Another artist I think is changing what we expect of classical music is violinist Patricia Kopatchinskaja. When she plays she brings a ferocious energy which is, at the same time, focussed; so serious and yet so fun. She can sell you music; she can persuade you and bring you in, in a way that's quite unique. She dances on stage, she’s barefoot; and when she played the Ligeti violin concerto last year with the Aurora Orchestra a packed Queen Elizabeth Hall got up on their feet and cheered at the end.
Kopatchinskaja leads the Camerata Bern, of which she's Artistic Partner, in an unusually staged concert. It features Schubert’s Death and the Maiden, but also ancient music, and pieces from Kurtag; perhaps the most distilled, intense music of our times. I’m also really intrigued to see her performance as a vocalist in Schoenberg's Pierrot Lunaire. It’s a remarkable piece; a kind of cabaret, but a cabaret pushed through a modernist lens. On the one hand I can't believe that one of the world’s great violinists is stepping into this highly specialist vocal role; but at the same time it seems very obvious she would, and I'm really glad we've been able to give her a platform to do so.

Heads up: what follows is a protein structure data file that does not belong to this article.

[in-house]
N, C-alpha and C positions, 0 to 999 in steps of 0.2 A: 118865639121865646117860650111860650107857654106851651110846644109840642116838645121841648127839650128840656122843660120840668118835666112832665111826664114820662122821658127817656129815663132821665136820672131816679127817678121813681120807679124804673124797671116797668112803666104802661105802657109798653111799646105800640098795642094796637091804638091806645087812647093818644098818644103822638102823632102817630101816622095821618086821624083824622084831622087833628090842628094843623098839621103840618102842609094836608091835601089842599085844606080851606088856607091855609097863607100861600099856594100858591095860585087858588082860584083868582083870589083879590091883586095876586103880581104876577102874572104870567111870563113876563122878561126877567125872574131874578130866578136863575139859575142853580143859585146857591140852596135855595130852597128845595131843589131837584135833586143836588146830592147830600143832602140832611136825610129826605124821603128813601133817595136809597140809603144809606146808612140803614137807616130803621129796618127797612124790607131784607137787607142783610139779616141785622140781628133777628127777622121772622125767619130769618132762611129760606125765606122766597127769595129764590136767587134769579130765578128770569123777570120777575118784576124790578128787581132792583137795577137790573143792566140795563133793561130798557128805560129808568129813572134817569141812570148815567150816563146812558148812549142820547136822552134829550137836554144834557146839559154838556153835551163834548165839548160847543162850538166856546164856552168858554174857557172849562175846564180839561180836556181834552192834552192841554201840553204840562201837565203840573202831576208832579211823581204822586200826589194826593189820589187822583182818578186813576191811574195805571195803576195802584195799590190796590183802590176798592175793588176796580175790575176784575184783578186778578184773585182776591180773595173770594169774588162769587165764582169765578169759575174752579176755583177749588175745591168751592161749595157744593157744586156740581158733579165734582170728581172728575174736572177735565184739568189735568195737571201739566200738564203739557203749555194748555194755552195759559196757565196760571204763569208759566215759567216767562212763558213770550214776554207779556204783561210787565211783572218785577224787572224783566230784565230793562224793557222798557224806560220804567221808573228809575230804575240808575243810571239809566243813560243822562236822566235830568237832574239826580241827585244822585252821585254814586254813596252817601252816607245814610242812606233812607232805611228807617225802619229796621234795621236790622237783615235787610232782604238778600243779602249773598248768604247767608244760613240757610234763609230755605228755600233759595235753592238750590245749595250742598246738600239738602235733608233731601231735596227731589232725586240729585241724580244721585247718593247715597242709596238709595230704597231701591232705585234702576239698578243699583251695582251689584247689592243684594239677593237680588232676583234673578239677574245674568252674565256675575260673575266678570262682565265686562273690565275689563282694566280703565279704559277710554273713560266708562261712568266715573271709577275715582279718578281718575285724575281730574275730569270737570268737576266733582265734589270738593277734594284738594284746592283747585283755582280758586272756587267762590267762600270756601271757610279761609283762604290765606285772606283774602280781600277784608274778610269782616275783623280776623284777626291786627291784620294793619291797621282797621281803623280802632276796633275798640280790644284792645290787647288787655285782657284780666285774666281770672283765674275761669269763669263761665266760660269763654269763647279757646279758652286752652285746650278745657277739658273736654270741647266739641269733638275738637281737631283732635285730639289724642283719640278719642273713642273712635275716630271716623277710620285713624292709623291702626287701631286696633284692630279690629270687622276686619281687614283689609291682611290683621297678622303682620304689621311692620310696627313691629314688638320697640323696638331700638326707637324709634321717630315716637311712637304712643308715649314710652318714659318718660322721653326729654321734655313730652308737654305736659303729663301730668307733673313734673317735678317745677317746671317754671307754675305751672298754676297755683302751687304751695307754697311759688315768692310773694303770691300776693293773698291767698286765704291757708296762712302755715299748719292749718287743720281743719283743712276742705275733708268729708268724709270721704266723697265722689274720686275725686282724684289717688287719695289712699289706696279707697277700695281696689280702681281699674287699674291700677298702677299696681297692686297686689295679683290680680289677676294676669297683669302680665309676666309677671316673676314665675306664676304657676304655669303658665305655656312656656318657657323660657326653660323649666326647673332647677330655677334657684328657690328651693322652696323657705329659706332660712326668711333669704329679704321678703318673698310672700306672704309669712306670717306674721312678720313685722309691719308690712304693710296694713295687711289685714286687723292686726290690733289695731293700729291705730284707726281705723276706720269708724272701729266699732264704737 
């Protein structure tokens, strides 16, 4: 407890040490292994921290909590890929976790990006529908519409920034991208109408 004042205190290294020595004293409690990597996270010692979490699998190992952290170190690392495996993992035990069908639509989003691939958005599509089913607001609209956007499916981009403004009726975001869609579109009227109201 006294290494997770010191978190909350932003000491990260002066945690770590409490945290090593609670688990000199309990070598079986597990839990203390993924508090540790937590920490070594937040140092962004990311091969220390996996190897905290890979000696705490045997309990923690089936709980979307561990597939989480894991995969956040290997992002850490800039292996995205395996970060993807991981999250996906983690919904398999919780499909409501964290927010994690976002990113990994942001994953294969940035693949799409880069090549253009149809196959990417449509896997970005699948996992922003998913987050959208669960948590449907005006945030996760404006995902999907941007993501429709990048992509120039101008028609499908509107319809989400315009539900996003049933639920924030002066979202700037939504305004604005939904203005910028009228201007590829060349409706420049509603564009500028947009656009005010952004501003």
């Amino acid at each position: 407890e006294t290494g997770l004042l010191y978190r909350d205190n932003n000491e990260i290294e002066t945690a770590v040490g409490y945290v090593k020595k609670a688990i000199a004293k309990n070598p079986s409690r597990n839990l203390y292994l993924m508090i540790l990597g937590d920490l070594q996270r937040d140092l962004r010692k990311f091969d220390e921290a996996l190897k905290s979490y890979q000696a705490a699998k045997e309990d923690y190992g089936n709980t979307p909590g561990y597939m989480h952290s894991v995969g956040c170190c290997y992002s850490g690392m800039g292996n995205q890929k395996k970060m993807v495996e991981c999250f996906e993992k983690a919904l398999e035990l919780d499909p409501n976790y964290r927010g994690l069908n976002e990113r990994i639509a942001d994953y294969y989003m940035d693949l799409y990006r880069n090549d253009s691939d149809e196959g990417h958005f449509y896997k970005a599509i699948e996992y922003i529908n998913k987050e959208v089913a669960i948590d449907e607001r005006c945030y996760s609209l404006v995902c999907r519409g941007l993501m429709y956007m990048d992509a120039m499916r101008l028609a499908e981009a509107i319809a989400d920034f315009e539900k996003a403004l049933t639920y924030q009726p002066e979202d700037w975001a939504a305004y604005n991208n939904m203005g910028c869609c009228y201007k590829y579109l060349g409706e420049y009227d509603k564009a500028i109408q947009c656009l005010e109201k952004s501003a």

2021 sees the beginning of an associateship with Bryce Dessner, a composer that's really come to the fore in the last few years. He’s best known as a member of rock band The National, but he's proved a very important composer initially on the burgeoning New York scene, and now in Europe too. He's also a great guitarist and played Steve Reich's Electric Counterpoint in one of the Queen Elizabeth Hall reopening concerts. This first year of his associateship sees a BBC Concert Orchestra performance with a UK premiere of his Voy a Dormir, plus a Music of Today concert with the Philharmonia Orchestra. You'll hear more from Bryce Dessner next season.
It's hard to believe we only had the first edition of our biennial global new music festival, SoundState in 2019, because it already feels part of our musical landscape here. And I'm really pleased three of our Resident Orchestras – the London Sinfonietta, London Philharmonic Orchestra and the Philharmonia Orchestra – are so enthusiastically joining forces with us for it in 2021; meaning we can make a new music festival which is ambitious in scale.
It’s important for SoundState that we look across the world to seek out the really interesting things going on currently. Someone I’ve been very keen to explore is percussionist and composer Tyshawn Sorey, a really hot new American name just coming to the fore. We’ve also got fellow American George Lewis who has a big jazz improvisatory background and is Professor of Composition at Columbia in New York; his work will be featured in a concert from the London Sinfonietta, in which we also have Dai Fujikura, the British-based Japanese composer, returning.